Wednesday, October 21, 2009

Sorry for Losing My Patience, Preacher!

Okay, I'll admit it. There are times that I am particularly impatient with some people. Sunday was one of those times.

I had just concluded preaching the sermon at the church we are members of, when one of the associate ministers asked me, 'Have you heard about the law that congress is trying to pass, that would outlaw the preaching of the gospel?'.

When it comes to social and political issues, uninformed and ill informed clergy, can be a pet peeve of mine. I tried to suppress it (my impatience), but evidently I must have rolled my eyes, or something and said, 'That's probably not going to happen...'

I mean, really?! Outlaw the preaching of the Gospel? Are you serious?!

Nonetheless, I've been wondering where on earth something like that could come from? The immediate suspect was the Internet. I'm beginning to believe that there needs to be some filter for some people to use to see if they have enough discernment to actually use it. Those of you whose inbox or spam box gets stuffed with the latest conspiracy theories know what I mean.

But, this man seemed so sincere, I was wondering where on earth such nonsense could come from.

Then I found it!

The Democrats in congress have attached an amendment to the military appropriations bill - a federal hate crimes amendment. Its a bill named after Matthew Shepherd, the young man who was killed in Wyoming 10 years ago, brutalized and beaten to death because he was gay. It also is named after James Byrd, the African-American who was dragged behind a pick-up truck in Jasper, Texas and killed by two white men.

(Talk about uninformed clergy - I thought the bill had passed! I guess now I have to be irritated with me!)

At any rate, it appears that Republicans have been successful in defeating the measure everytime it has been introduced. Now, by voting for the military appropriations bill, they will be voting for a bill that protects the safety of homosexual and transgendered people.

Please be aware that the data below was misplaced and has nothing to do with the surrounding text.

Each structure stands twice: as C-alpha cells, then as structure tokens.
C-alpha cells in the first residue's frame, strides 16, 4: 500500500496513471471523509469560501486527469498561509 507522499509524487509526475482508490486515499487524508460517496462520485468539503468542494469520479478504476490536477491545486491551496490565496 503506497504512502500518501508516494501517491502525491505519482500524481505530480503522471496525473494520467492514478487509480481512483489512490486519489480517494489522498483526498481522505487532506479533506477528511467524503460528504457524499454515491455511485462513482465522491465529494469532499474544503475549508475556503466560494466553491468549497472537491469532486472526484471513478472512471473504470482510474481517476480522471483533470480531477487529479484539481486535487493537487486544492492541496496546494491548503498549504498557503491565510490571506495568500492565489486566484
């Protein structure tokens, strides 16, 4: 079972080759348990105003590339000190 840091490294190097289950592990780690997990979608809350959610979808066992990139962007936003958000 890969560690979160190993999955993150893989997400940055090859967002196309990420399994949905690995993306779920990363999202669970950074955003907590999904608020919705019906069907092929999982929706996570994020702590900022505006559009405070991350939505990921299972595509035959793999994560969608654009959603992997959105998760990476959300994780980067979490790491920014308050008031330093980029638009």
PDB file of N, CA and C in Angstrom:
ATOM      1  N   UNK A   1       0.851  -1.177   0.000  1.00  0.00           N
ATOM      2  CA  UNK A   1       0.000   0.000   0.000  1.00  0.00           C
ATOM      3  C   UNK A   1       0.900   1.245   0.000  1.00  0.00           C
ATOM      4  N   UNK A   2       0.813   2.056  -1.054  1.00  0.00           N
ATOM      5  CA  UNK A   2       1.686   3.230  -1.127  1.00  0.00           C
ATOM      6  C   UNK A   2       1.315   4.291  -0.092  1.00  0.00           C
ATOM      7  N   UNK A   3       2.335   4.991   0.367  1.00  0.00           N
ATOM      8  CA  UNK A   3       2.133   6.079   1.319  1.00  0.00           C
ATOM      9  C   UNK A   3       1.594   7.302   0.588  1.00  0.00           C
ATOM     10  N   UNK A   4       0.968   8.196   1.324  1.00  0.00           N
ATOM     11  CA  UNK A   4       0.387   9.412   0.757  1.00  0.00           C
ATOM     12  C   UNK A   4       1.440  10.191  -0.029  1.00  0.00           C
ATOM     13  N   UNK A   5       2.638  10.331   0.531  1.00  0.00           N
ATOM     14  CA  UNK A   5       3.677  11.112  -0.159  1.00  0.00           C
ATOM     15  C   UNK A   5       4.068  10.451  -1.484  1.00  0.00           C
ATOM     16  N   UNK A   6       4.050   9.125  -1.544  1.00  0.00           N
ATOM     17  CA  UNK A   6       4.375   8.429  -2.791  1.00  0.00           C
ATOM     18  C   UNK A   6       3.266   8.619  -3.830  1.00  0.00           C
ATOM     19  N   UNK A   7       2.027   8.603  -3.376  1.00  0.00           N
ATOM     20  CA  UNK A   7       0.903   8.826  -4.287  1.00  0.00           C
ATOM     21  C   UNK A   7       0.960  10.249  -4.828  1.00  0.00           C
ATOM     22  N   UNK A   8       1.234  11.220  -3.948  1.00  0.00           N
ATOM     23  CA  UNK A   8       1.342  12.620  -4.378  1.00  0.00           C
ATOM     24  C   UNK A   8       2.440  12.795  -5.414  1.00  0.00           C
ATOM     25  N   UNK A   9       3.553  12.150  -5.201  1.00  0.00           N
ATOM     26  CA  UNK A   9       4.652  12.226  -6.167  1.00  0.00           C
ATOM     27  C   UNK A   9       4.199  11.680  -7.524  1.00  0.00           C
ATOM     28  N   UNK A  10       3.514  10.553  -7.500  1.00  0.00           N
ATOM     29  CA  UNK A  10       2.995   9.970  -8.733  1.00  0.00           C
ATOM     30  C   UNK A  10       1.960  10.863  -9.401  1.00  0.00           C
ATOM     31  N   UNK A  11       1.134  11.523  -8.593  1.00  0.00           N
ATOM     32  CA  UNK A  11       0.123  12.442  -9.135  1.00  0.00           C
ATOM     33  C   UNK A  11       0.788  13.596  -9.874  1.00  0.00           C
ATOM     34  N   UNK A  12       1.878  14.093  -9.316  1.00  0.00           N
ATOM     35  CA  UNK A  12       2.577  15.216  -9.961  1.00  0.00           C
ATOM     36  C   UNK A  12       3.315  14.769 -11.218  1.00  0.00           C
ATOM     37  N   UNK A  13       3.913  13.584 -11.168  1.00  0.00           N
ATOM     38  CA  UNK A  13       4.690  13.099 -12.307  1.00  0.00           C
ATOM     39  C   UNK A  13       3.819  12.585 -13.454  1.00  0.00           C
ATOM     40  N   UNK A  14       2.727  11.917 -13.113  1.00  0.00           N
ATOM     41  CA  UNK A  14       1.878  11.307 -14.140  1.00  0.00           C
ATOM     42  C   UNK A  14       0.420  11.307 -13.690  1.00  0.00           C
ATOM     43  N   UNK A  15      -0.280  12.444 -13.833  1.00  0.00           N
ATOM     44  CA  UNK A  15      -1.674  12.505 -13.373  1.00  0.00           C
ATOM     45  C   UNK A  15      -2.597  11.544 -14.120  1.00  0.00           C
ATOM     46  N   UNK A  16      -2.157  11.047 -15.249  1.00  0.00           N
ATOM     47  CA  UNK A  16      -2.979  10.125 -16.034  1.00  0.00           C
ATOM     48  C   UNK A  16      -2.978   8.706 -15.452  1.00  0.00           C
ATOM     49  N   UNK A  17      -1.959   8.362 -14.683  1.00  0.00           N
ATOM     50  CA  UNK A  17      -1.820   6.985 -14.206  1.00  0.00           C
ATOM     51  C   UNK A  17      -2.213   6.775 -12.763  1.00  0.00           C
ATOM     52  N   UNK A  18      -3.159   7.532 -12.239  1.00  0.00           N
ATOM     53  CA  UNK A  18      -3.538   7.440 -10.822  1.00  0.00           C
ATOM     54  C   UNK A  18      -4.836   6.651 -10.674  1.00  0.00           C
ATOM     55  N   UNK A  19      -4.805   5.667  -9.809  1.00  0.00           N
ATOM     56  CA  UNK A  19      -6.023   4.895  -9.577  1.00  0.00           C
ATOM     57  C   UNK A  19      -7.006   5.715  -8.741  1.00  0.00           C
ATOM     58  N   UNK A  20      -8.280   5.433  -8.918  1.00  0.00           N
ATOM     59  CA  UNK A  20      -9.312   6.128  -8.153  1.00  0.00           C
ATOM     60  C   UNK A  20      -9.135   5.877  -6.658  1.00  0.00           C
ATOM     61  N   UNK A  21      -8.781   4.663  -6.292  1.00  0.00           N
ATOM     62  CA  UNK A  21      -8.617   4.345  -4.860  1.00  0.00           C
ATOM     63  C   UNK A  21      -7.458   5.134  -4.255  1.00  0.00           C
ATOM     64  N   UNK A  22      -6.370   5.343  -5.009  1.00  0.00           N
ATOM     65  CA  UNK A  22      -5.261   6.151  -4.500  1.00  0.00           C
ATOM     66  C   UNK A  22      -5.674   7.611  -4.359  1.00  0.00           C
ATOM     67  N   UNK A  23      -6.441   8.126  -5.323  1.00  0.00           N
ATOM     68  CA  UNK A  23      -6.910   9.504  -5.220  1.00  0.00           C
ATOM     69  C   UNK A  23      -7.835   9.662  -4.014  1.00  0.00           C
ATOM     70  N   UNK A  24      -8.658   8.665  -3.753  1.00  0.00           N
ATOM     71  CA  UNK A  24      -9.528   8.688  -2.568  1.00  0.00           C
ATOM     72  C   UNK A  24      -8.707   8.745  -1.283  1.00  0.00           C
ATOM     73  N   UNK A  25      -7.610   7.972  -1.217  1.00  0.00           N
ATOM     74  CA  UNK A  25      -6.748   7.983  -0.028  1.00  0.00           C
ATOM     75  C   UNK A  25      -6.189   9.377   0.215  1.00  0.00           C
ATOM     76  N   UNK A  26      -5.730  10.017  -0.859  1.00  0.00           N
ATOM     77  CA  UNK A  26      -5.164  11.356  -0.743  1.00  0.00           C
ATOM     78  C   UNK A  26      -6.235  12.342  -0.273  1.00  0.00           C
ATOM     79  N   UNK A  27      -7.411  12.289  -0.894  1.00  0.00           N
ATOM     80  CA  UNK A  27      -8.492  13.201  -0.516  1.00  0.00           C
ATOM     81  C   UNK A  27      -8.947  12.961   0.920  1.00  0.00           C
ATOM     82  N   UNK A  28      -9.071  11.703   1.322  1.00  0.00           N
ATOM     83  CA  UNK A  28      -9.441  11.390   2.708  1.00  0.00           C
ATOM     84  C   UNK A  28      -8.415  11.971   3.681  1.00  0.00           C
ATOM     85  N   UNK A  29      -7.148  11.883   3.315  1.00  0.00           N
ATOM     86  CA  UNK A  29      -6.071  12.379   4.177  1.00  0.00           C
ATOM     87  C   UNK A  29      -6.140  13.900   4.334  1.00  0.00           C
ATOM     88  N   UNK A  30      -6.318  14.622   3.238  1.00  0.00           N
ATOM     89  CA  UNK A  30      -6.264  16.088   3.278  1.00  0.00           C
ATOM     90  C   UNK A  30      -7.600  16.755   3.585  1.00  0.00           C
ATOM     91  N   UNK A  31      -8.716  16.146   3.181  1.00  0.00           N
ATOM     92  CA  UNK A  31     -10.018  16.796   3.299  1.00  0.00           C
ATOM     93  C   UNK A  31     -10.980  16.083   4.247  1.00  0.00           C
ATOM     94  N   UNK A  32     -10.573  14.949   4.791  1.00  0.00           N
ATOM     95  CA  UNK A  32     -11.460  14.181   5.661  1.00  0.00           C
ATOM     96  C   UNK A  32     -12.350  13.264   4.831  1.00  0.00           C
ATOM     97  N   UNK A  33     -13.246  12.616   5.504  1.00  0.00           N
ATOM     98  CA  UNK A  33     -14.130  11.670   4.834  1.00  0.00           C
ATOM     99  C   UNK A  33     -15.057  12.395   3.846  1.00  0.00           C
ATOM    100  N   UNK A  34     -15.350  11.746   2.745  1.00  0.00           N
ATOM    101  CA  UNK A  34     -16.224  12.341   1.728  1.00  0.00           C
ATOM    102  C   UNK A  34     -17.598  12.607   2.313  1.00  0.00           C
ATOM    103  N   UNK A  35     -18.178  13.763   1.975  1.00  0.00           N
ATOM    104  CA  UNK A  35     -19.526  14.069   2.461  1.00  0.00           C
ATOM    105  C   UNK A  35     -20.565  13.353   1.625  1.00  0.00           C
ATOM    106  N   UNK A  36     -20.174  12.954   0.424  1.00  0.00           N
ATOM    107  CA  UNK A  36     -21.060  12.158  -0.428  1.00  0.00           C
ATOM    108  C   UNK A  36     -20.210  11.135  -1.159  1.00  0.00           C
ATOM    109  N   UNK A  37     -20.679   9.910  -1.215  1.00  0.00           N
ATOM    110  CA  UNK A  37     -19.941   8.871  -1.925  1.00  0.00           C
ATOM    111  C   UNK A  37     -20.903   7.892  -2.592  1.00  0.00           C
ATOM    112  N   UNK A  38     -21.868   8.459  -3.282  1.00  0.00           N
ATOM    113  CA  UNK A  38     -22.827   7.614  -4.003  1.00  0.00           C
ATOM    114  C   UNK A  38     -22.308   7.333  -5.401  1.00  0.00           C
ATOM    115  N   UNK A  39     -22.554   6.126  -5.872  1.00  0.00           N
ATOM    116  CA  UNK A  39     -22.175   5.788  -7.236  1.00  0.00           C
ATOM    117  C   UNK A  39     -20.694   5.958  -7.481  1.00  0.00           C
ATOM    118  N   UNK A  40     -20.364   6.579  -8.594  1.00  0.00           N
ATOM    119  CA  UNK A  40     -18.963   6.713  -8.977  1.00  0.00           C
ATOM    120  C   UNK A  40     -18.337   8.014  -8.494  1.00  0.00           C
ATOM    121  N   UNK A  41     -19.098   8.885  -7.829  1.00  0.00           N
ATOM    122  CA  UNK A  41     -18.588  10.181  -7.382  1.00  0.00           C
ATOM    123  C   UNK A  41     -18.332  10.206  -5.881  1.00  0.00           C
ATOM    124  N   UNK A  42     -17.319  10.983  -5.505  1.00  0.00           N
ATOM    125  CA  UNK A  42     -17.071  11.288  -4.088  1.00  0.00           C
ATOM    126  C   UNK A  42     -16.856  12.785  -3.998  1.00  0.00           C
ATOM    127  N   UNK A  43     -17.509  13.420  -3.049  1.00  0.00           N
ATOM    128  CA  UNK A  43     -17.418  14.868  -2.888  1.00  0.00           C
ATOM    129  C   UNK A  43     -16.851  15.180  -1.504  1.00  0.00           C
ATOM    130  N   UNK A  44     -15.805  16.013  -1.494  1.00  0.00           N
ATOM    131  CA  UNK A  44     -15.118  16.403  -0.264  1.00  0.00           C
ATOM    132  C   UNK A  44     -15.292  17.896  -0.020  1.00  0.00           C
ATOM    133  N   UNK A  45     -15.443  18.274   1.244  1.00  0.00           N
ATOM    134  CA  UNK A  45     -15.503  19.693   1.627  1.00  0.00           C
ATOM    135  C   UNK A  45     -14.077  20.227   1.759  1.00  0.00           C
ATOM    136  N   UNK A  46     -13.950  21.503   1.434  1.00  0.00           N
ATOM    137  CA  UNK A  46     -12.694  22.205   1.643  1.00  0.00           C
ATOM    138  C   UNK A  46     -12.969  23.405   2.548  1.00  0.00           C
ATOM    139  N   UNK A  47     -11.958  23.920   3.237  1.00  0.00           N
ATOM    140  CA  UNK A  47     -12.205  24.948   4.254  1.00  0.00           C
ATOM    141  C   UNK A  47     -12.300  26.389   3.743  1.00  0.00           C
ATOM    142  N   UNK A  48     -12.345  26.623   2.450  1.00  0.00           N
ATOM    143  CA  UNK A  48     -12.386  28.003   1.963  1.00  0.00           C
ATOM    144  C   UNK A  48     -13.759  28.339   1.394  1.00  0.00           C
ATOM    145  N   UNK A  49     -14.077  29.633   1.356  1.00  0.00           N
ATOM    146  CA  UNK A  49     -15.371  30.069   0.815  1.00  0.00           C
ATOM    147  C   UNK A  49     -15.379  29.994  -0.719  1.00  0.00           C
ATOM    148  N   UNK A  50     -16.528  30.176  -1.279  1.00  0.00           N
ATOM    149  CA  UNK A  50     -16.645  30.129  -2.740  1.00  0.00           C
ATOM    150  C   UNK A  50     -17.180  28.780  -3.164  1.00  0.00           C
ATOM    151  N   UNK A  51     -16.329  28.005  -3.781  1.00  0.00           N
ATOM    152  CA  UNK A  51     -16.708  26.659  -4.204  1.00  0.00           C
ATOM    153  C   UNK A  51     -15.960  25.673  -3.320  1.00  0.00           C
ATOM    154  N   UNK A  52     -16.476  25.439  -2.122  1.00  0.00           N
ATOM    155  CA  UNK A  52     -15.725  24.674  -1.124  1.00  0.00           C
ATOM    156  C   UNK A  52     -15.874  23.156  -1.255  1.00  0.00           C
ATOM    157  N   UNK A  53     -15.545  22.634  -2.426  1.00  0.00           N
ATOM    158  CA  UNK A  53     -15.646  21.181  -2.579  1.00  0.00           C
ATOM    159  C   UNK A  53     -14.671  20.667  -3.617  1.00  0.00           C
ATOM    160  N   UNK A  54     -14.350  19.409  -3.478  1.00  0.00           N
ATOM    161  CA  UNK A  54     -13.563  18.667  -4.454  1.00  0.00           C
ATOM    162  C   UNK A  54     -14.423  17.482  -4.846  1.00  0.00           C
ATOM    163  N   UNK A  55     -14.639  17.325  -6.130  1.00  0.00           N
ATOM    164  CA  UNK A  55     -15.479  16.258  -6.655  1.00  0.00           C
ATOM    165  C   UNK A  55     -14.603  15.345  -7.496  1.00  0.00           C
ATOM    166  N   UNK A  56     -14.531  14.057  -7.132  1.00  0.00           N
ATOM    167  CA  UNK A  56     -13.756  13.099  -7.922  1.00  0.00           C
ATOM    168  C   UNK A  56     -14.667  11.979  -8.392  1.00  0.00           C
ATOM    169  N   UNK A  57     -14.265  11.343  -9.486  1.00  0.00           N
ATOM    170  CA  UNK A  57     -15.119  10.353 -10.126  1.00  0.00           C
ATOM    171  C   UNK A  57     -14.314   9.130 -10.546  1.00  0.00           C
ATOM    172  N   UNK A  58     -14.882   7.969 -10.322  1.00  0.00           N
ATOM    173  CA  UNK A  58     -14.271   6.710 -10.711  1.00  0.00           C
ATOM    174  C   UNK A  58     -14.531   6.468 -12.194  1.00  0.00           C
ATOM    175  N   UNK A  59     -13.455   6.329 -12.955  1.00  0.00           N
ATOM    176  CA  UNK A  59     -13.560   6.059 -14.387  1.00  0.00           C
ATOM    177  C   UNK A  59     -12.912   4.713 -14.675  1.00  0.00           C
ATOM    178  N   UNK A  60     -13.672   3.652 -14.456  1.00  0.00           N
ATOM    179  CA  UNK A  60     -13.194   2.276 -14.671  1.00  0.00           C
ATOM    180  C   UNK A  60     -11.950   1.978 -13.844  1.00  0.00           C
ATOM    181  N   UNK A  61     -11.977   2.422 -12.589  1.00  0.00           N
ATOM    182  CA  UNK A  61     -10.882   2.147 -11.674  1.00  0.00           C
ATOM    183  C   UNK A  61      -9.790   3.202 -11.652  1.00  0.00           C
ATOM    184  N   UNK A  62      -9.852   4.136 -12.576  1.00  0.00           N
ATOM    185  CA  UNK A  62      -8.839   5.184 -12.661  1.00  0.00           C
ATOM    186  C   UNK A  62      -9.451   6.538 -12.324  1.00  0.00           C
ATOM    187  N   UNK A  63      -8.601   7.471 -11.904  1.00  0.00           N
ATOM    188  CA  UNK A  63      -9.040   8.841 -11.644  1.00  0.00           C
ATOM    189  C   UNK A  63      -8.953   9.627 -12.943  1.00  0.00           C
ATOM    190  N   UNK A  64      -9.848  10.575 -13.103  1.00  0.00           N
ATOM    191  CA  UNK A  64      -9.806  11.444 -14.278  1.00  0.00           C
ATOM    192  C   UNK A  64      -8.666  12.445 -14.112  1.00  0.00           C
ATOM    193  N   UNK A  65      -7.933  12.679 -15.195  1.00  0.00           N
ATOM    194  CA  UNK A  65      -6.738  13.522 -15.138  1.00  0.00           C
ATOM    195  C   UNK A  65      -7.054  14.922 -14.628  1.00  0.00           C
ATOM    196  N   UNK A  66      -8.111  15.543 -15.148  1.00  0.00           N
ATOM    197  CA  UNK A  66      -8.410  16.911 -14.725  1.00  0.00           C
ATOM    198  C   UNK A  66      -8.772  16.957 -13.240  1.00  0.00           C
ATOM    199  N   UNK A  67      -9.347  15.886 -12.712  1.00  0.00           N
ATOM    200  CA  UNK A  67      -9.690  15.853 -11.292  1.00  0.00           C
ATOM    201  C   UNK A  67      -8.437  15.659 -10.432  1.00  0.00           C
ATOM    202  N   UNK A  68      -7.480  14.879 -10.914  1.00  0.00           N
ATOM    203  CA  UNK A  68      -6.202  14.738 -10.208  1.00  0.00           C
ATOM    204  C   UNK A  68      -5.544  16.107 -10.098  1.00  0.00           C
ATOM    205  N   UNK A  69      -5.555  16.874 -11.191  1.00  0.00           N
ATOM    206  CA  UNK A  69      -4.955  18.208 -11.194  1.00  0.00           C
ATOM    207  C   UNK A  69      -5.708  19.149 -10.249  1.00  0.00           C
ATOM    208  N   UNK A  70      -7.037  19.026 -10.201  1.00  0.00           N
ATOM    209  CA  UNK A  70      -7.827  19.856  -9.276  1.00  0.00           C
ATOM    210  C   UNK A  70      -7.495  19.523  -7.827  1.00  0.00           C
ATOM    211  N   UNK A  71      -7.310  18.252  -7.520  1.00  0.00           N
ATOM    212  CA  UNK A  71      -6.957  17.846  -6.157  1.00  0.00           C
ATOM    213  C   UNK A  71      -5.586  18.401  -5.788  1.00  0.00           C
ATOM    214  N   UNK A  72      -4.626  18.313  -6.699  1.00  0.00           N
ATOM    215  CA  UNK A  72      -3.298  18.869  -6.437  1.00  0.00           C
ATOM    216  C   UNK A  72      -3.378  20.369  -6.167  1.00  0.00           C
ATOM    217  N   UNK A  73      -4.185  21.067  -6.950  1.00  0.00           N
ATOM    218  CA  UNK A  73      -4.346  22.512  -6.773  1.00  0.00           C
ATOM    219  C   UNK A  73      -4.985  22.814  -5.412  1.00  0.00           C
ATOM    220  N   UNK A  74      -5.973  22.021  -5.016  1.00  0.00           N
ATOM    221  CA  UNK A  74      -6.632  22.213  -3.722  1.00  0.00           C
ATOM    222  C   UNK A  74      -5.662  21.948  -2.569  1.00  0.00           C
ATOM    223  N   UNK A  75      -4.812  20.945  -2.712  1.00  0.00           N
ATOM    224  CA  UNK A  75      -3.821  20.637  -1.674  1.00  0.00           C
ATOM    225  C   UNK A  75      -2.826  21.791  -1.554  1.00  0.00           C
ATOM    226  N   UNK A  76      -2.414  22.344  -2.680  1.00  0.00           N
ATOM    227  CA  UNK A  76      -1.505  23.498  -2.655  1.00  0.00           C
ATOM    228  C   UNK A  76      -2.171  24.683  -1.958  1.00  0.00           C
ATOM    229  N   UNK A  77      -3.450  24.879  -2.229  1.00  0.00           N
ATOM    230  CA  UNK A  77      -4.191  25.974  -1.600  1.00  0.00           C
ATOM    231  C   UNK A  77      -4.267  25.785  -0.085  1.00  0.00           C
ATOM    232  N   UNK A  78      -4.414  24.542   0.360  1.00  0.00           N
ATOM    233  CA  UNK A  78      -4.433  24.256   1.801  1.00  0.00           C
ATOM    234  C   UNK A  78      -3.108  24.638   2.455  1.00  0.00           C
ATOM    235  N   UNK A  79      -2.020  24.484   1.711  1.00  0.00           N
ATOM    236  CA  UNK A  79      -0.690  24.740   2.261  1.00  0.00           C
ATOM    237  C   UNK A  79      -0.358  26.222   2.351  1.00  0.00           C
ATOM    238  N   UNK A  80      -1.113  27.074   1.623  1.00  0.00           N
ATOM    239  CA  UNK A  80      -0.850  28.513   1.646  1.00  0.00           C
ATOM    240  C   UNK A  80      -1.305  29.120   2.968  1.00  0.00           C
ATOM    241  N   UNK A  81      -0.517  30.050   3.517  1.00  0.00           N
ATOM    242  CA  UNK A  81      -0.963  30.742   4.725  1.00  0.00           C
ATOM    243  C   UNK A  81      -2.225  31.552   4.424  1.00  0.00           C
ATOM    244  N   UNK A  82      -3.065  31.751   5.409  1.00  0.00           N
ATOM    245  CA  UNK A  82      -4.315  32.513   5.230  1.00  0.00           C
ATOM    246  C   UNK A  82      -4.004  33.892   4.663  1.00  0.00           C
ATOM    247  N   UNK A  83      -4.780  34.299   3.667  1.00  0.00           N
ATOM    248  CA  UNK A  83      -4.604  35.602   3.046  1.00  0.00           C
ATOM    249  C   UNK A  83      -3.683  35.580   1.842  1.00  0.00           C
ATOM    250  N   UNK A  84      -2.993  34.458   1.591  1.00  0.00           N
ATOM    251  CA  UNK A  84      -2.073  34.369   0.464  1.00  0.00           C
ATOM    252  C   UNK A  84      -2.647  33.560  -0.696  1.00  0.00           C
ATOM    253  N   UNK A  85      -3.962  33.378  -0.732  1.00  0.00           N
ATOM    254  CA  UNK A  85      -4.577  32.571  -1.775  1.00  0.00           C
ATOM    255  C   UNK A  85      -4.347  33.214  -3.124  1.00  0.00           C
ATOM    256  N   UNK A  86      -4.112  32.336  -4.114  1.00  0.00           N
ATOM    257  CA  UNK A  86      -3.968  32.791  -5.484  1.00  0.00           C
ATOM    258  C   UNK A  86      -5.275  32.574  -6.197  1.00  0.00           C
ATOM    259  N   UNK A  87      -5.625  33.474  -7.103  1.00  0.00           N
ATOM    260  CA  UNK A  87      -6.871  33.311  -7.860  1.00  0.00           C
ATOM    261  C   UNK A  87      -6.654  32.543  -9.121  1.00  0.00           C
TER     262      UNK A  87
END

Now this post doesn't have anything to do with how you feel about any of that. Remember the preacher who is concerned about preaching the Gospel being outlawed...

"The talking points being circulated among conservatives and repeated like video loops on talk shows are few but they are powerful -- and they are delivered with conviction: Pastors would be hounded out of their pulpits or even rounded up because a hate crimes law would "criminalize" speech and particularly sermons that quote scripture saying homosexuality is a sin."

Devastating right?! And untrue.

Read a little further...

""In June, 60 religious conservatives sent a letter asking senators to filibuster the bill, which they said "would criminalize preaching the Gospel and put preachers in the cross-hairs." The letter was signed by the likes of James Dobson of Focus On The Family, Don Wildmon of the American Family Association, and Wendy Wright of Concerned Women for America. Many Republicans, including Rep. Mike Pence of Indiana and Sen. Jim DeMint of South Carolina, agreed with them.After the House passed the bill on Oct. 8, Tony Perkins of the Family Research Council renewed the charges, saying the legislation is an Orwellian "thought-crimes bill" that would give "special rights" to homosexuals. Rep. John Kline of Minnesota echoed that, saying that "any pastor, preacher, priest, rabbi or imam who gives a sermon out of their moral traditions about sexual practices could be found guilty of a federal crime.""

"But the bill in fact expressly prohibits any such thing, and at several points reaffirms all First Amendment and other constitutional protections on free speech and religious freedom. Among other things it says:

""Nothing in this division, or an amendment made by this division, shall be construed or applied in a manner that infringes any rights under the First Amendment to the Constitution of the United States. Nor shall anything in this division, or an amendment made by this division, be construed or applied in a manner that substantially burdens a person's exercise of religion (regardless of whether compelled by, or central to, a system of religious belief), speech, expression, or association..."[The full text of the bill can be found here, near the bottom of the National Defense Authorization Act.]""

Here's the problem (and maybe its my own idealism that's showing here): can't anyone argue policy on its own merits anymore? Is the only way to get legislation passed to try and see just how many citizens can be scared out of their wits?

Sorry, preacher! Looks like you're not the one with whom I should be losing my patience!

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